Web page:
There are six knobs. Before that scares you off, let me reassure you that they are intuitive, useful, and you can readily tell what each is doing.

Gain (0 - +16dB): Controls the instrument input level. I really liked the gain at noon or higher. Setting around 3:00 - 4:00 and you can start hearing a little harmonic content.

Threshold : The input level at which the sound becomes compressed. There is a wide range available and it is easy to dial in just barely compressing your signal to a threshold where virtually every note is grabbed.

Ratio 1:1 - 1:hard limiter: Controls how intense the compression is. For me the sweet spot is between 9:00 and 11:00.

Attack 2 - 50 ms: Sets how quickly the sound is compressed. All the way counter clockwise is fast, latching on quickly. All the way clockwise is slower, letting more transient through. I prefer the knob at noon to 3:00.

Release 100 - 750 ms: Determines how quickly the sound decompresses. All the way counter clockwise is fast release, all the way clockwise is slower, or optimizing for longer sustain. Of all the controls, the release settings seems to have the least amount of variability.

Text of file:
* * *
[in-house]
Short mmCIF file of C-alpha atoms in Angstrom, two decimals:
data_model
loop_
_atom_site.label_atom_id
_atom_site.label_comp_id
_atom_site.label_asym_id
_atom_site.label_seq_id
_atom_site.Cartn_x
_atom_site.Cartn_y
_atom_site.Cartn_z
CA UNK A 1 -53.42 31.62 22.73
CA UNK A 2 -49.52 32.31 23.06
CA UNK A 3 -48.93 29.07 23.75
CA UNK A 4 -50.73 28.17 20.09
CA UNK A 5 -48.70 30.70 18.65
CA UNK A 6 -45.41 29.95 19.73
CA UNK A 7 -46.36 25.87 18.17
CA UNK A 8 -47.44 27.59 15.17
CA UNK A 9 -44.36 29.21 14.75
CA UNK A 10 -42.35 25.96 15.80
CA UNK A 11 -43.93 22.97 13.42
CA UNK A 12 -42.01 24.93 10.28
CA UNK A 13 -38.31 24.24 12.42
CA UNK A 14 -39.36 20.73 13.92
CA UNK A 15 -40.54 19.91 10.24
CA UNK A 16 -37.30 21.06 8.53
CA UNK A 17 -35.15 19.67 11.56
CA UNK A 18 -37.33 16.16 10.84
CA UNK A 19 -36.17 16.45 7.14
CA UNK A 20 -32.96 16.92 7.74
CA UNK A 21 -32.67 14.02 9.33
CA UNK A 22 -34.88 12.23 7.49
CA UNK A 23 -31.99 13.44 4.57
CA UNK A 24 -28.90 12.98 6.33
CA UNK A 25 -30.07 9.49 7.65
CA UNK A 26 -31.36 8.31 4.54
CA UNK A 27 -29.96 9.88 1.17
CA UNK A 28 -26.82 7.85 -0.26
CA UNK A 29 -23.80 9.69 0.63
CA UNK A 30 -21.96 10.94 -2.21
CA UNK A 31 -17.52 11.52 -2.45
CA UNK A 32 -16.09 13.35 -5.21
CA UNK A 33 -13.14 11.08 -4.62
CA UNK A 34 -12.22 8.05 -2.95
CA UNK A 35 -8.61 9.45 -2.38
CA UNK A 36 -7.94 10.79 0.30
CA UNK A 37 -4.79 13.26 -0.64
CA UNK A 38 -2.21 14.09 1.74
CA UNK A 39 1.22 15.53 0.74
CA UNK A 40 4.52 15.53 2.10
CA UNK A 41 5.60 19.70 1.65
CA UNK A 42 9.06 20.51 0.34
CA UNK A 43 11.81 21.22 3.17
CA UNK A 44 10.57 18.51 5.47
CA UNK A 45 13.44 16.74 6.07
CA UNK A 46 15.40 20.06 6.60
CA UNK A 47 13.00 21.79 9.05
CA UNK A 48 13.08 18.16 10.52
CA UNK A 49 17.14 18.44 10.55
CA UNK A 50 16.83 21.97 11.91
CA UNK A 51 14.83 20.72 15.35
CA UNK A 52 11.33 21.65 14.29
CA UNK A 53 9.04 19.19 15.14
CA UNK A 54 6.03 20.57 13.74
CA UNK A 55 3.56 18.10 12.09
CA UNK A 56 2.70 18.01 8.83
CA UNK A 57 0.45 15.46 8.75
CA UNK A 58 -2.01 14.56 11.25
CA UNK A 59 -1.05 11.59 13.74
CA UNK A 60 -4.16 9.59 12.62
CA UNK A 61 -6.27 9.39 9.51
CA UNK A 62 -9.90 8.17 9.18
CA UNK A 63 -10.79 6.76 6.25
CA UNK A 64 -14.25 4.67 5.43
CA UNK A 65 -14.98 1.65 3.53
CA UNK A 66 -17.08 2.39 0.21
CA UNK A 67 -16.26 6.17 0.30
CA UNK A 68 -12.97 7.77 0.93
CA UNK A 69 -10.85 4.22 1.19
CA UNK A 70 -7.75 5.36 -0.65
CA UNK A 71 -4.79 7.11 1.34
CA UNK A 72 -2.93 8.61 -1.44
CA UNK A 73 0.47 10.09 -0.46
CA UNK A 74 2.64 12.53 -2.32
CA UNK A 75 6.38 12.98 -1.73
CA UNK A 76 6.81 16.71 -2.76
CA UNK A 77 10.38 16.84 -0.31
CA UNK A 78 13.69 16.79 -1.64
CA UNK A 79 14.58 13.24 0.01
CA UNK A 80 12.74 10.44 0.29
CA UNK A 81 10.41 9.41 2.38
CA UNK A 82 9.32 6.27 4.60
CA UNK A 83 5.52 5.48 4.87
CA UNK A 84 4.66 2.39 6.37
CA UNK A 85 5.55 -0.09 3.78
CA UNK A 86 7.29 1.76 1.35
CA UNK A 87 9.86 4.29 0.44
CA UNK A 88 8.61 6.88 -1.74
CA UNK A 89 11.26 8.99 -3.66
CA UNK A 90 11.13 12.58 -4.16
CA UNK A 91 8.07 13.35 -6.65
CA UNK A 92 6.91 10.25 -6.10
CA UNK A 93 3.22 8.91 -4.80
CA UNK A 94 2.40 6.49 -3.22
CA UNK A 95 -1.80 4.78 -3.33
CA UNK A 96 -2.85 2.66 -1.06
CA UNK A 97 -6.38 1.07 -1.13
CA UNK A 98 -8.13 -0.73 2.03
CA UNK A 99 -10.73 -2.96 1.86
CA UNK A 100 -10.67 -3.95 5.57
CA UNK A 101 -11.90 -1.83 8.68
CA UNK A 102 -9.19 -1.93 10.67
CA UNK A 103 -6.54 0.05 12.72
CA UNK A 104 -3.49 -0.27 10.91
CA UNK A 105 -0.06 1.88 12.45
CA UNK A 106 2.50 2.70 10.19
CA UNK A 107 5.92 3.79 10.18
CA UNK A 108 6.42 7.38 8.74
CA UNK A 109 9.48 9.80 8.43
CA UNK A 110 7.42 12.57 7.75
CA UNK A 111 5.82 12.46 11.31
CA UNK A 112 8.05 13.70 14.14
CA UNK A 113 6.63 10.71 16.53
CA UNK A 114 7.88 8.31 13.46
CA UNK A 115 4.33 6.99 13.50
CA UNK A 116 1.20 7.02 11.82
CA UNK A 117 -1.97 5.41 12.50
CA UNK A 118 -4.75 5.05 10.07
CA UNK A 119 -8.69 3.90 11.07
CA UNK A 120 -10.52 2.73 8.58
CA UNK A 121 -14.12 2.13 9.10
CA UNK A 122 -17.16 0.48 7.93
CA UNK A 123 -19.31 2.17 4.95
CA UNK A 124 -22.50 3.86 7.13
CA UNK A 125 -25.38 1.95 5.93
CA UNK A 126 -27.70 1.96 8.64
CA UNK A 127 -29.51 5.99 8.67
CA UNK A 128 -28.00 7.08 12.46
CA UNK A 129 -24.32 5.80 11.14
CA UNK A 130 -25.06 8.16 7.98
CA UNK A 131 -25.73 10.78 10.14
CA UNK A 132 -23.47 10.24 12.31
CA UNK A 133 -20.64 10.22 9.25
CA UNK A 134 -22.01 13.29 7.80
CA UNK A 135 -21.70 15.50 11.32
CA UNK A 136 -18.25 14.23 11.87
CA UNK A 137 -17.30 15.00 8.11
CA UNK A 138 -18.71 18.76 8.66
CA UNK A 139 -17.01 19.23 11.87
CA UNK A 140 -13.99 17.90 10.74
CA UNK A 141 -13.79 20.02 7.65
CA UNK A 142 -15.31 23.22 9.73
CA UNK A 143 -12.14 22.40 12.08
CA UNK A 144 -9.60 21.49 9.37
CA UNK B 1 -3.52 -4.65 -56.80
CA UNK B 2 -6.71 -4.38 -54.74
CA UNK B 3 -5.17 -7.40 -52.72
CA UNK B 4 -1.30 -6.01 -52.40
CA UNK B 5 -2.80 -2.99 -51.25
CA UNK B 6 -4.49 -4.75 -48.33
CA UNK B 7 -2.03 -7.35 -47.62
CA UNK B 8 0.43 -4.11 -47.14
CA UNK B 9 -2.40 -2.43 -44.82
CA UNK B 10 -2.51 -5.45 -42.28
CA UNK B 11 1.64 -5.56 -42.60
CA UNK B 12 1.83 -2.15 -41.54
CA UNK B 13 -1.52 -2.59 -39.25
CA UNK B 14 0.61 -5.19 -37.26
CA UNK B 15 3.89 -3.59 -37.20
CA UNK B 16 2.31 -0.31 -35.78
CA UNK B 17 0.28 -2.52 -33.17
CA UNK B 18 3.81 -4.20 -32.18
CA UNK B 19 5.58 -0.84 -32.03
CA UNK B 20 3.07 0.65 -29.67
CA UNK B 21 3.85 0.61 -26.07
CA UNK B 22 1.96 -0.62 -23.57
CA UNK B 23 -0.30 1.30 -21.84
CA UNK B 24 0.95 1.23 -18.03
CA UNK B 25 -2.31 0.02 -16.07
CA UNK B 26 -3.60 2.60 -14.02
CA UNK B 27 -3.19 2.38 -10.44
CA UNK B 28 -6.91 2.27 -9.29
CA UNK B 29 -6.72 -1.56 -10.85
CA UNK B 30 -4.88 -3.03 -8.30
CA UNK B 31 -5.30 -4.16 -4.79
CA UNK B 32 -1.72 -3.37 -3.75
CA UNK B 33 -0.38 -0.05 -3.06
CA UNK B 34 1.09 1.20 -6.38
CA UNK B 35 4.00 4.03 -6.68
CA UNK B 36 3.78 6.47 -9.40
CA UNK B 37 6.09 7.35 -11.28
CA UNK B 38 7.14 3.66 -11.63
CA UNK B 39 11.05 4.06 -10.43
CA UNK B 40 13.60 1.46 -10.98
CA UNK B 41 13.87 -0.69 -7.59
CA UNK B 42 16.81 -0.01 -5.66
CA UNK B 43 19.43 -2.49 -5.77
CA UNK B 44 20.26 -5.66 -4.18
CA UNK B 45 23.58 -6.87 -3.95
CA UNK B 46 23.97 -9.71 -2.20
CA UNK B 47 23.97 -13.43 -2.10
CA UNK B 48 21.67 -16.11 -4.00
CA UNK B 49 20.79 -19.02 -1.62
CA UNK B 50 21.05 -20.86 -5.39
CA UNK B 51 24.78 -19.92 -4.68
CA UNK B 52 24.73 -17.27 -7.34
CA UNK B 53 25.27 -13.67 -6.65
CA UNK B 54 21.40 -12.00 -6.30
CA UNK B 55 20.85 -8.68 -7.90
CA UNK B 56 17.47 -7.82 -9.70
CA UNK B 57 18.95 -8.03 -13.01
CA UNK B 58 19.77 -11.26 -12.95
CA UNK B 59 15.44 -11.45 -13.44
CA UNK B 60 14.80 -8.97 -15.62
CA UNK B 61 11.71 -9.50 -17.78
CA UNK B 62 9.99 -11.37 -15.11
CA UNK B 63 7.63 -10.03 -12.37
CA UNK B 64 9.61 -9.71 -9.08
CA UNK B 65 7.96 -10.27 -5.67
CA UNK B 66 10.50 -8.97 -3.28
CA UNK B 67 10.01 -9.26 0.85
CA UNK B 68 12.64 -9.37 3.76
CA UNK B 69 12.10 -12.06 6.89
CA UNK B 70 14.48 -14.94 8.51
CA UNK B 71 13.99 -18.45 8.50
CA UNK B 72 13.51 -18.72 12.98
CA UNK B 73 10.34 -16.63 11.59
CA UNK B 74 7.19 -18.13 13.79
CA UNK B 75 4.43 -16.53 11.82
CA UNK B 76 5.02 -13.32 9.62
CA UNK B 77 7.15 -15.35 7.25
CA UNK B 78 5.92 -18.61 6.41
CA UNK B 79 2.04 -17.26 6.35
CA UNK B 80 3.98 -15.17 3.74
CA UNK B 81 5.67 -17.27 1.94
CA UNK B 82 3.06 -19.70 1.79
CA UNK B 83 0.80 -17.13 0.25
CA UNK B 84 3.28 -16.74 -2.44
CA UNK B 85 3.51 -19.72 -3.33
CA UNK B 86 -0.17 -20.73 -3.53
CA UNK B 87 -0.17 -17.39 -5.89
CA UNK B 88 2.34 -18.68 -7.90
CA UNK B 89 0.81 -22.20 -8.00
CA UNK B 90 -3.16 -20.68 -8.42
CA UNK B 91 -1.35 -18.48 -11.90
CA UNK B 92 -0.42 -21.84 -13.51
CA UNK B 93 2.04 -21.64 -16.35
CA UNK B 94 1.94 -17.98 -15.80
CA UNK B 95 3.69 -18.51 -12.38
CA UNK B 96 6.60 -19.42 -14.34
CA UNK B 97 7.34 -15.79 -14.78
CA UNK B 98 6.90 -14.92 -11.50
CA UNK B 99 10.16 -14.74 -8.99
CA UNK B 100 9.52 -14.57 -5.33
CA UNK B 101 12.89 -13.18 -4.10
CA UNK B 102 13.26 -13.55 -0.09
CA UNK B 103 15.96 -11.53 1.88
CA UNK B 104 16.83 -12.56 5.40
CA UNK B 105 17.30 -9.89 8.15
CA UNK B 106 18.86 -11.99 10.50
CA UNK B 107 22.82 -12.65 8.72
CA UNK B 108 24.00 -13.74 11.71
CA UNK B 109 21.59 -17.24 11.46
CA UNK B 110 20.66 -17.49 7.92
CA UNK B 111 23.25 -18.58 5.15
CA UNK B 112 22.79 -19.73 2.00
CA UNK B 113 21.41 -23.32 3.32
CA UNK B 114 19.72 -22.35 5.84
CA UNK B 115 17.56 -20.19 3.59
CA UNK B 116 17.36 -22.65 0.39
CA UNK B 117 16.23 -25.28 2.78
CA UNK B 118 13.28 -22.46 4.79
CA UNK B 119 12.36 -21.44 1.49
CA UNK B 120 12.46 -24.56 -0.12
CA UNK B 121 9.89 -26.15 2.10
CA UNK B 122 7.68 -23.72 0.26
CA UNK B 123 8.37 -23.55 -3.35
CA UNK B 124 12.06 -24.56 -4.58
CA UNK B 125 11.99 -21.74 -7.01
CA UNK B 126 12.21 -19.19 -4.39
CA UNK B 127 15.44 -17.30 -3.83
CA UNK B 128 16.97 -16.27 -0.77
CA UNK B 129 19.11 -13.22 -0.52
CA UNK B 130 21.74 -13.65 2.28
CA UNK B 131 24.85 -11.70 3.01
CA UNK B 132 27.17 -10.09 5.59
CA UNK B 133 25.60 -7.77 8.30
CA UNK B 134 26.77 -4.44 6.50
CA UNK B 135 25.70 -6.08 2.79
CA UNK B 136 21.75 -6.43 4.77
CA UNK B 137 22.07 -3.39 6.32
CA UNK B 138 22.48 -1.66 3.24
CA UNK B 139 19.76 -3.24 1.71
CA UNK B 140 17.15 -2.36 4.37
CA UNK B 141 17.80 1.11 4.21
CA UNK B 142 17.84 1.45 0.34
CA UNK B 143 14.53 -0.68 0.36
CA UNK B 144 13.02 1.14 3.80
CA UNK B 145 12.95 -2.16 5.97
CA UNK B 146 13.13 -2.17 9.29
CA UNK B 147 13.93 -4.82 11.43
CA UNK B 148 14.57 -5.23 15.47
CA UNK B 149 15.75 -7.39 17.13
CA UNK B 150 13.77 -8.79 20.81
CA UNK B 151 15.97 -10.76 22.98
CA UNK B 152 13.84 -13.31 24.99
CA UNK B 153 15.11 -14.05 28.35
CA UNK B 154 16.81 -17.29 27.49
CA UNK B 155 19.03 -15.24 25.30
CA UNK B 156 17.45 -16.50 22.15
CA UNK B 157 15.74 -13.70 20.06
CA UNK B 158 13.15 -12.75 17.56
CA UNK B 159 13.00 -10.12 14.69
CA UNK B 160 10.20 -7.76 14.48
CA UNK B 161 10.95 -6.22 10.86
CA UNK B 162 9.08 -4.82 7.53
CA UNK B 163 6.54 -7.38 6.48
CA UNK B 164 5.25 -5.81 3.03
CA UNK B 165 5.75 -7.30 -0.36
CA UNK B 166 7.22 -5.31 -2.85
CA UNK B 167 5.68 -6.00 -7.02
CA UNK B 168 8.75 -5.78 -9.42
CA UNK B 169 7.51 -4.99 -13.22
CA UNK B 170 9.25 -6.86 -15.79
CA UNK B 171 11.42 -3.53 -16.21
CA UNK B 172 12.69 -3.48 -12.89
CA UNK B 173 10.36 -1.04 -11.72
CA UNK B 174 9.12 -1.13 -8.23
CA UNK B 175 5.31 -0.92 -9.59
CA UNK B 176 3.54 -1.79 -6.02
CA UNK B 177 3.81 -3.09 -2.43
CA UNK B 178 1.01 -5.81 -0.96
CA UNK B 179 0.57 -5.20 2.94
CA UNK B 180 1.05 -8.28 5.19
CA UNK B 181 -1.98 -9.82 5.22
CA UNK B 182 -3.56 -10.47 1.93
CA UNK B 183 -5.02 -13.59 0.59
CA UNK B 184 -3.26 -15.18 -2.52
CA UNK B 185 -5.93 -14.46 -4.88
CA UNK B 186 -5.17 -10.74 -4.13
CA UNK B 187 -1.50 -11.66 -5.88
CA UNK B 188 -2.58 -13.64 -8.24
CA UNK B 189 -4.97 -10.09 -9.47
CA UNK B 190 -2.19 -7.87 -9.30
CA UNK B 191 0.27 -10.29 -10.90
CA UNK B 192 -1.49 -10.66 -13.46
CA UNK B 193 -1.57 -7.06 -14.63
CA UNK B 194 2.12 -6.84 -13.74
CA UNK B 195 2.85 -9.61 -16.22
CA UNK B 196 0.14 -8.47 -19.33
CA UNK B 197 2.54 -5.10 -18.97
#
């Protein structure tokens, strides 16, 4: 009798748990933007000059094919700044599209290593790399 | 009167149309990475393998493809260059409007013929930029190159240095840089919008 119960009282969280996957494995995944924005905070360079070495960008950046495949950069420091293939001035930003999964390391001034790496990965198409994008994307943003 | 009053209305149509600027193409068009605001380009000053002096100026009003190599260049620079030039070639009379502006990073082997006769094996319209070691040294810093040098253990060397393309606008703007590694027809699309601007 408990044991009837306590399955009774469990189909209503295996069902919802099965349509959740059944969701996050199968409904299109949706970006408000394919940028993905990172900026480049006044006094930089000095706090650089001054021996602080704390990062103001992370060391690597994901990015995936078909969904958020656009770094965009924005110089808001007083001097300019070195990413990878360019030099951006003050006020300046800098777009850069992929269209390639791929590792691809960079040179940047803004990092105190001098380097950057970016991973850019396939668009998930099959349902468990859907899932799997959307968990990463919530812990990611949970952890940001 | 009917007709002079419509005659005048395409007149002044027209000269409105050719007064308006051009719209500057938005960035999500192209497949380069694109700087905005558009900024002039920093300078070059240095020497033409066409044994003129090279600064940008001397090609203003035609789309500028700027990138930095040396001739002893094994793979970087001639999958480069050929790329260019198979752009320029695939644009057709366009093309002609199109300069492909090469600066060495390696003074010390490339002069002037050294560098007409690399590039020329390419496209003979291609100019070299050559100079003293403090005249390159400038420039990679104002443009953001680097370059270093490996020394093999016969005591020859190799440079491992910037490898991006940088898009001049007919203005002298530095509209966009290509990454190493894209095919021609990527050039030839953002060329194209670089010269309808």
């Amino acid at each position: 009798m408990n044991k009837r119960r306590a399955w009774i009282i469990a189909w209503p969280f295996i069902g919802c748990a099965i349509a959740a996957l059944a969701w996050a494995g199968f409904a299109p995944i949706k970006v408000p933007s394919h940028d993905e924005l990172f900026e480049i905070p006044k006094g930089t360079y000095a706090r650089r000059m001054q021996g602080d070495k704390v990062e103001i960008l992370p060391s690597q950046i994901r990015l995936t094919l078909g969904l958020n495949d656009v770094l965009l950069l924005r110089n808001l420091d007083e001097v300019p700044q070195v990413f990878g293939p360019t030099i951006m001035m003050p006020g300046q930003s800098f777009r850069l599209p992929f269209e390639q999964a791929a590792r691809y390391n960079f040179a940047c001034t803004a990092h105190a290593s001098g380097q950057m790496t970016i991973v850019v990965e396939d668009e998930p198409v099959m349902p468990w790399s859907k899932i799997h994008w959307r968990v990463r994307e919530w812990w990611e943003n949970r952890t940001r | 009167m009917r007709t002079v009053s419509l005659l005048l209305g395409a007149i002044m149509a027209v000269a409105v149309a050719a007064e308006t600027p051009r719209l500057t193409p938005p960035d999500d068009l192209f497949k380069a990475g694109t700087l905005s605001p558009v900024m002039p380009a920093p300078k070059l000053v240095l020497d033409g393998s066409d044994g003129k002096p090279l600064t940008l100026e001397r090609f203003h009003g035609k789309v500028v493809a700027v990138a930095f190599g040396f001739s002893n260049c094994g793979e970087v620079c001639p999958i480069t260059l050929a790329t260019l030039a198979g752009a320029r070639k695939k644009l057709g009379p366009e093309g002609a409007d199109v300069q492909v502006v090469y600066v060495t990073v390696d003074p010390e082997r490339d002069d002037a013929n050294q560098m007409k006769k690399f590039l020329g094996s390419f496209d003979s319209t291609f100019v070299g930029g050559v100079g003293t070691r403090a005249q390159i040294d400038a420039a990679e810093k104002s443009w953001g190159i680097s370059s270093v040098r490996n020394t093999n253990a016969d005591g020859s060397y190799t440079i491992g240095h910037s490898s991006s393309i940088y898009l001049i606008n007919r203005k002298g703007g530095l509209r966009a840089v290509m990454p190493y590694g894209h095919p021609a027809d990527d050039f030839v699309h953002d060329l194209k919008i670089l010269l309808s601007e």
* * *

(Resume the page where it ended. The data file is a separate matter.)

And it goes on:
Volume: This output volume control allows you to balance the compressed signal level with your uncompressed signal level (when the pedal is off). There is plenty of volume on tap, especially when you have the gain higher.

There is a super bright LED that illuminates when the pedal is turned on. A yellow LED flashes when your signal is being compressed, and the intensity of the light reflects the intensity of the compression. While maybe not as nice as an array of LEDs this one works just fine and is very responsive — much more so than the likes of the Cali76 CB for example. If you aren't a knob tweaker that LED will help you dial in the compressor.

I had no issue with headroom with any of my basses. It handled everything thrown at it with ease.

The Markbass Compressore can be dialed in for subtle compression all the way to limiting.